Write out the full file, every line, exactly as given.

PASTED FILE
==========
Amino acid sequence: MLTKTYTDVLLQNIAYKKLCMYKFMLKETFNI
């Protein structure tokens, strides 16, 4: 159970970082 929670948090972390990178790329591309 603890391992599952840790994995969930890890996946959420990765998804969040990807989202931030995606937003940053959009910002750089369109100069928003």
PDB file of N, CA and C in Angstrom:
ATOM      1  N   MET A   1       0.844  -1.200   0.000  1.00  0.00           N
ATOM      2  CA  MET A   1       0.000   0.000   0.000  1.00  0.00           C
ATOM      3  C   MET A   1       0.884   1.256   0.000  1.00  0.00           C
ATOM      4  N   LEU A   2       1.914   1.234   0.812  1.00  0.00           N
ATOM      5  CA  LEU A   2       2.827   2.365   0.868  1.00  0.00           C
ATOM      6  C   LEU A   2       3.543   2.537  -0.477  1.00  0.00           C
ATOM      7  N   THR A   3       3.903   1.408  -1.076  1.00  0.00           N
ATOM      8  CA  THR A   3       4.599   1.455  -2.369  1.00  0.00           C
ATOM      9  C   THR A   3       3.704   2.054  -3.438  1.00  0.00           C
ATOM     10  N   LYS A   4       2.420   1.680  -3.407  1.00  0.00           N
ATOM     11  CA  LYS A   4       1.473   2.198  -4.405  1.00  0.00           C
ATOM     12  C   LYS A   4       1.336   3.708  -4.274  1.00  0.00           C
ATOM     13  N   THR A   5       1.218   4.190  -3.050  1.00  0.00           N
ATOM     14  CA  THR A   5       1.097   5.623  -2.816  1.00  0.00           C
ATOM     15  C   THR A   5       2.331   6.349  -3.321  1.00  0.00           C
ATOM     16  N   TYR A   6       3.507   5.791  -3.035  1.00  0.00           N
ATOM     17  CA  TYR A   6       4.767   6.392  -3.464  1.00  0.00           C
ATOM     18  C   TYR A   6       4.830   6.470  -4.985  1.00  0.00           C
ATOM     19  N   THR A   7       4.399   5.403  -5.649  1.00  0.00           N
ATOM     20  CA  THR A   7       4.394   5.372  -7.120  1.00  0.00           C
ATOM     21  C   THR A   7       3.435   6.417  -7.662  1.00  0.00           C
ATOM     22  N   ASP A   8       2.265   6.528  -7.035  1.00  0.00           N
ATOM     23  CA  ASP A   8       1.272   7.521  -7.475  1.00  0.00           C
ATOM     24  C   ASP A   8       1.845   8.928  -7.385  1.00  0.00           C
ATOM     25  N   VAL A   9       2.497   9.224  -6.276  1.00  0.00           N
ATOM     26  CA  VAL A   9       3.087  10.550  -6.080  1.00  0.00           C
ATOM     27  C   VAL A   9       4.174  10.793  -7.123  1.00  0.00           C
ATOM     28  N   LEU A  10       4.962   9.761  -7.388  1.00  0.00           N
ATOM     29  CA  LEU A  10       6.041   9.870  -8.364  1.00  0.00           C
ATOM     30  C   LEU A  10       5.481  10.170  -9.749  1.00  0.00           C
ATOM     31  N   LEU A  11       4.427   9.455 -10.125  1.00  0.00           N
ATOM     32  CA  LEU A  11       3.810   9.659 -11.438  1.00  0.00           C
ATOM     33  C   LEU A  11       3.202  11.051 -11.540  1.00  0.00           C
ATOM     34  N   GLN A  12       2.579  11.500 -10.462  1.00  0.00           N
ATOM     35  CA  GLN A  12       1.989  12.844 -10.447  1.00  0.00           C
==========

Amino acid sequence: MLTKTYTDVLLQNIAYKKLCMYKFMLKETFNI
């Protein structure tokens, strides 16, 4: 159970970082 929670948090972390990178790329591309 603890391992599952840790994995969930890890996946959420990765998804969040990807989202931030995606937003940053959009910002750089369109100069928003």
PDB file of N, CA and C in Angstrom:
ATOM      1  N   MET A   1       0.844  -1.200   0.000  1.00  0.00           N
ATOM      2  CA  MET A   1       0.000   0.000   0.000  1.00  0.00           C
ATOM      3  C   MET A   1       0.884   1.256   0.000  1.00  0.00           C
ATOM      4  N   LEU A   2       1.914   1.234   0.812  1.00  0.00           N
ATOM      5  CA  LEU A   2       2.827   2.365   0.868  1.00  0.00           C
ATOM      6  C   LEU A   2       3.543   2.537  -0.477  1.00  0.00           C
ATOM      7  N   THR A   3       3.903   1.408  -1.076  1.00  0.00           N
ATOM      8  CA  THR A   3       4.599   1.455  -2.369  1.00  0.00           C
ATOM      9  C   THR A   3       3.704   2.054  -3.438  1.00  0.00           C
ATOM     10  N   LYS A   4       2.420   1.680  -3.407  1.00  0.00           N
ATOM     11  CA  LYS A   4       1.473   2.198  -4.405  1.00  0.00           C
ATOM     12  C   LYS A   4       1.336   3.708  -4.274  1.00  0.00           C
ATOM     13  N   THR A   5       1.218   4.190  -3.050  1.00  0.00           N
ATOM     14  CA  THR A   5       1.097   5.623  -2.816  1.00  0.00           C
ATOM     15  C   THR A   5       2.331   6.349  -3.321  1.00  0.00           C
ATOM     16  N   TYR A   6       3.507   5.791  -3.035  1.00  0.00           N
ATOM     17  CA  TYR A   6       4.767   6.392  -3.464  1.00  0.00           C
ATOM     18  C   TYR A   6       4.830   6.470  -4.985  1.00  0.00           C
ATOM     19  N   THR A   7       4.399   5.403  -5.649  1.00  0.00           N
ATOM     20  CA  THR A   7       4.394   5.372  -7.120  1.00  0.00           C
ATOM     21  C   THR A   7       3.435   6.417  -7.662  1.00  0.00           C
ATOM     22  N   ASP A   8       2.265   6.528  -7.035  1.00  0.00           N
ATOM     23  CA  ASP A   8       1.272   7.521  -7.475  1.00  0.00           C
ATOM     24  C   ASP A   8       1.845   8.928  -7.385  1.00  0.00           C
ATOM     25  N   VAL A   9       2.497   9.224  -6.276  1.00  0.00           N
ATOM     26  CA  VAL A   9       3.087  10.550  -6.080  1.00  0.00           C
ATOM     27  C   VAL A   9       4.174  10.793  -7.123  1.00  0.00           C
ATOM     28  N   LEU A  10       4.962   9.761  -7.388  1.00  0.00           N
ATOM     29  CA  LEU A  10       6.041   9.870  -8.364  1.00  0.00           C
ATOM     30  C   LEU A  10       5.481  10.170  -9.749  1.00  0.00           C
ATOM     31  N   LEU A  11       4.427   9.455 -10.125  1.00  0.00           N
ATOM     32  CA  LEU A  11       3.810   9.659 -11.438  1.00  0.00           C
ATOM     33  C   LEU A  11       3.202  11.051 -11.540  1.00  0.00           C
ATOM     34  N   GLN A  12       2.579  11.500 -10.462  1.00  0.00           N
ATOM     35  CA  GLN A  12       1.989  12.844 -10.447  1.00  0.00           C